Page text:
Enjoy! Mainwaring Minor used to be a Goa goer in both senses of the word until, ironically, a Dutch hippie lady pinned him down to the reality of earning an honest crust in Brighton, which I suppose is a sort of chilly Goa with pebbles. My Goan PA in India (we still keep in touch) was called Mrs Paes, which is both Portuguese and Catalá for 'campesino' so we've something in common.
    Not all Sids are male, sidinz. (I once chatted on a longhaul flight with a black lady called Sidney (or Sidonie) one of whose family members had sued Mr Spielberg for inflinging her 'Amistad' copyright). Sorry you're not from Ince. It would have added an exotic touch to the forum.

     
  16. What? The South Island of NZ is not exotic?
    And do enlighten me - is the infinitive of 'inflinging', to infling or inflinge? I want to get my mental picture correct....
     
  17. Mainwaring

    Mainwaring Lead commenter

    Compared with Ince, Wigan, the Democratic Republic of Aspull and other places where pith helmets are still worn and English seldom heard? Not a chance.
    I wondered how long it would take you to spot that. I had noticed that instead of typing 'infringe' I'd invented a new verb but I liked it enough to let it stand.
    Infling (vt) interject contemptuously (Anglo Saxon); feed (e.g. seals in an enclosure) with mackerel (Old Norse).
    Inflinge (vt) inflict the type of punishment which causes the victim to cower (Old French).
    I feel that both might appeal to Prof Clovis.
     
  18. Dear thread keeper/s

    I write to you expressing my gravest fears for the readers of your thread. For some time now my distinguished colleagues have been engaged in research into the effects of extreme vapidity on the health of one's mind and body. The subjects of this study, all volunteers of course, were asked to read without flinching the entire 2000 page discourse on Dr OC Indiana's thesis on the difference between directional and non-directional boring, and to do so with repetition over 2 weeks, without any external distraction. The control group were asked to read, also without flinching, that marvellous Australian novel "The joys of being an Australian", of similar length and style, and over the same period, and conditions.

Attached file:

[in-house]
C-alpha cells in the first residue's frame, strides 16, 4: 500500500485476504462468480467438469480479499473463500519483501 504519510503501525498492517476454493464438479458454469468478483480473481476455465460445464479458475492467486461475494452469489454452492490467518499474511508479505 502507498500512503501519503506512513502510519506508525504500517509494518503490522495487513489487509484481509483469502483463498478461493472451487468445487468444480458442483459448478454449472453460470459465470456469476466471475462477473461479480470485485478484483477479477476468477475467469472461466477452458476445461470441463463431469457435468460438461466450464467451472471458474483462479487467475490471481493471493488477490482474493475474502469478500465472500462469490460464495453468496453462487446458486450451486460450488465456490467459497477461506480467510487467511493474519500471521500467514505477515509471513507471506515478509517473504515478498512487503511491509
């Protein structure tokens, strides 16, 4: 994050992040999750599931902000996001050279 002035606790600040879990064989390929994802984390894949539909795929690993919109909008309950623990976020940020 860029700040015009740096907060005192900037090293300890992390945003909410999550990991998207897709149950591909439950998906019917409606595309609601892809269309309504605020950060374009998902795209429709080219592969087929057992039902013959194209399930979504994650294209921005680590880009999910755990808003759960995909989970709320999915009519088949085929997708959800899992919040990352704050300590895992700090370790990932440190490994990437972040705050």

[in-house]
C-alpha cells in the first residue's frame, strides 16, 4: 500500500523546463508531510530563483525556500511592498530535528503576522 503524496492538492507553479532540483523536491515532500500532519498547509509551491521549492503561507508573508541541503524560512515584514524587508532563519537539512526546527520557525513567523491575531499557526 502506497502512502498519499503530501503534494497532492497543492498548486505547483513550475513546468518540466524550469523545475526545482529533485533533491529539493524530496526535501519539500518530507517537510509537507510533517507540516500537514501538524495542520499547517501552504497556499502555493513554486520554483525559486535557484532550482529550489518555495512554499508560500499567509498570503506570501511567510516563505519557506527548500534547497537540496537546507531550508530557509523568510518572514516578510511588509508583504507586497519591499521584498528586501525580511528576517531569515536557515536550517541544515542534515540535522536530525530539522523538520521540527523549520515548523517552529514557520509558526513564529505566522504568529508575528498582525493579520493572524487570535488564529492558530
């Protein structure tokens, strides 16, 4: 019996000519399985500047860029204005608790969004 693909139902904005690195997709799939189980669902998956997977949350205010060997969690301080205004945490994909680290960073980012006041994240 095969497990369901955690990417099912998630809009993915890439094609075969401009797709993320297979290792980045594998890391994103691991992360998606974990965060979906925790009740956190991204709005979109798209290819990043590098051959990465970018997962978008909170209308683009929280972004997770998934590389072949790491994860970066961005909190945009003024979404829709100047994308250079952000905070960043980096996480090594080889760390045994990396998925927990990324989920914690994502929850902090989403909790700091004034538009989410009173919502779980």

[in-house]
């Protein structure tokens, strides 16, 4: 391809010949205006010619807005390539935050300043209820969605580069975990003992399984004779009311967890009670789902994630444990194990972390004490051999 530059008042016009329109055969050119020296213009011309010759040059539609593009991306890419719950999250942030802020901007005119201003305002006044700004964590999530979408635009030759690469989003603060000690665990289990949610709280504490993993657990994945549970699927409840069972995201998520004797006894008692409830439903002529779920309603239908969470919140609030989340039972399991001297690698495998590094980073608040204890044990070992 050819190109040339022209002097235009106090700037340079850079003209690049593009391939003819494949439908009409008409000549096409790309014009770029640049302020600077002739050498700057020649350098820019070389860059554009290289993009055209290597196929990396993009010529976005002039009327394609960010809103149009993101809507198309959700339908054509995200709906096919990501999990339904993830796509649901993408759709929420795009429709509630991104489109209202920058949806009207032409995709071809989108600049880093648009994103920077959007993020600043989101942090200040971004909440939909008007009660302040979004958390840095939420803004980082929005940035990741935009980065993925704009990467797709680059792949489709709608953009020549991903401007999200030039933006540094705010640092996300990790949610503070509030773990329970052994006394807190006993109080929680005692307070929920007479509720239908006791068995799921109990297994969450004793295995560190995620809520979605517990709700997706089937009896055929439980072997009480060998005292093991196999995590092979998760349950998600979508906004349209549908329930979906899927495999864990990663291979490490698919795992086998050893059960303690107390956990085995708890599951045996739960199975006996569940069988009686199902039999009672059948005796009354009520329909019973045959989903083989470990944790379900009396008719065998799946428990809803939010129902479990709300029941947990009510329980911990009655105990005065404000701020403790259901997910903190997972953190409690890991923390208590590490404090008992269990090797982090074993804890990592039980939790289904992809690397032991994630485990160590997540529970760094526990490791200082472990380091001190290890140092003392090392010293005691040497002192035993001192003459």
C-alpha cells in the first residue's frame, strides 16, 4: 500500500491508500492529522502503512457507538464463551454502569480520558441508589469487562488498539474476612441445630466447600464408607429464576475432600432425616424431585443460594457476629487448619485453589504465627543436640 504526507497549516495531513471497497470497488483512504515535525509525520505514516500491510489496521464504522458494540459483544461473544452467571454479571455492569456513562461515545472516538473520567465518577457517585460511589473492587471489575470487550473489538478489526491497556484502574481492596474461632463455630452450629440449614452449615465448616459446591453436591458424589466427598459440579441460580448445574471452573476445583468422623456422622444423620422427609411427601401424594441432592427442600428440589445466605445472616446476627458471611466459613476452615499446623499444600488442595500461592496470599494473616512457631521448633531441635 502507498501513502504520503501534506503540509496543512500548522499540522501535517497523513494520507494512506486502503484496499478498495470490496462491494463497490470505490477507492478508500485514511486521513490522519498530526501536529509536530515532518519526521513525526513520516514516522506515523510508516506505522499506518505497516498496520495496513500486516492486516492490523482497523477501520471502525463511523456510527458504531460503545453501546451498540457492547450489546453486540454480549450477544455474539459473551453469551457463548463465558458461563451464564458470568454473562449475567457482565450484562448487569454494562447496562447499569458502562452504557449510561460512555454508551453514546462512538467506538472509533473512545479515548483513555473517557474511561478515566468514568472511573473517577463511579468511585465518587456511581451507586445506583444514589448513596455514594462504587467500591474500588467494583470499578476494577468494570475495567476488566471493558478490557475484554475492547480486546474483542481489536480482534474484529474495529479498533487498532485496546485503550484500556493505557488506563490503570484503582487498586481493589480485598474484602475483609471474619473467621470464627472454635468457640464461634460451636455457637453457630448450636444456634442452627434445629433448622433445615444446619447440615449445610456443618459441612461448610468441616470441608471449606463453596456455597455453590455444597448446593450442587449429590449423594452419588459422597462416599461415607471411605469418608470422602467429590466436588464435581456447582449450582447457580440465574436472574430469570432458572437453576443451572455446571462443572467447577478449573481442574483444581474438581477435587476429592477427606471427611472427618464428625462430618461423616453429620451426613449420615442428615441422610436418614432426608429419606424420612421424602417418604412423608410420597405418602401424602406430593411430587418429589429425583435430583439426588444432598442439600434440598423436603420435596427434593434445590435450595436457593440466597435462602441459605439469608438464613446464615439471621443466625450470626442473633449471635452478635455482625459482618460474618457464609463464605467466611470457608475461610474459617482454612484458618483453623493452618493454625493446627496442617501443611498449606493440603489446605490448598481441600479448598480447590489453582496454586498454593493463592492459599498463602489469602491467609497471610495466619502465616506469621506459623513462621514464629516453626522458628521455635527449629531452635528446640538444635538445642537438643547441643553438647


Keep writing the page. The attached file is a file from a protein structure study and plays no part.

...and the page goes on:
After 2 weeks all participants were subjected to a variety of tests, and the results recorded and subjected to considerable analysis. The findings are quite alarming, and of not inconsiderable significance to the readers of this thread. Three results seem particularly pertinent:

    • The experimental subjects became hysterical, hugging the presenter, crying and displaying excessively positive, and heretofore hidden, emotions when presented with unequivocally true statements such as "Why Australia is the best country in which to live and teach!"

    • The control group agreed wholeheartedly with the statement, many going on to suggest that Australia is the ONLY place in which to live and teach.

    • The experimental group were then presented with booklets containing hidden sections of imperfect grammar, and were then asked to spot the split infinitives. They instantly did so before farting profusely, and heralding that they were the true keepers of the King's English. One cheeky chap even suggested that statistics should be compiled on the occurrence of this phenomenon within Australia.

    • The control group were equally as successful at split-spotting, but then complained to the presenter about the unnecessary nature and triviality of the task. Several astute group members went further and suggested the King's English is outdated, and has nothing to do with today's conversational intercourse.

    • The experimental group were then encouraged to tell stories, read aloud, or recite poetry, but this test was cancelled because of successive presenters becoming torporific within the first few words.

    • The control group performed the same task with incredible alacrity. One brave soul went on to recite the Mahabharata, an ancient Indian poem containing over 1.8 million words, and more than one hundred thousand verses.
    Other observations on the experimental group included incontinence, premature ejaculation, baldness, swine flu, halitosis, and excessive dribbling.

    Yours sincerely,

    Emeritus Professor Edward Kelly MA, MSc, Ph. D, D.Sc, MD, LLB
     
  19. NED! YOU'RE BACK! [​IMG]

    Well it is, it's the Queen's English now you know.
    I strongly object to this slur!
    I HAVE NOT GOT SWINE FLU!
     
  20. Which is yet another sign of your dotage. Do you really think It was me? I guess you do. Not in a million years squire.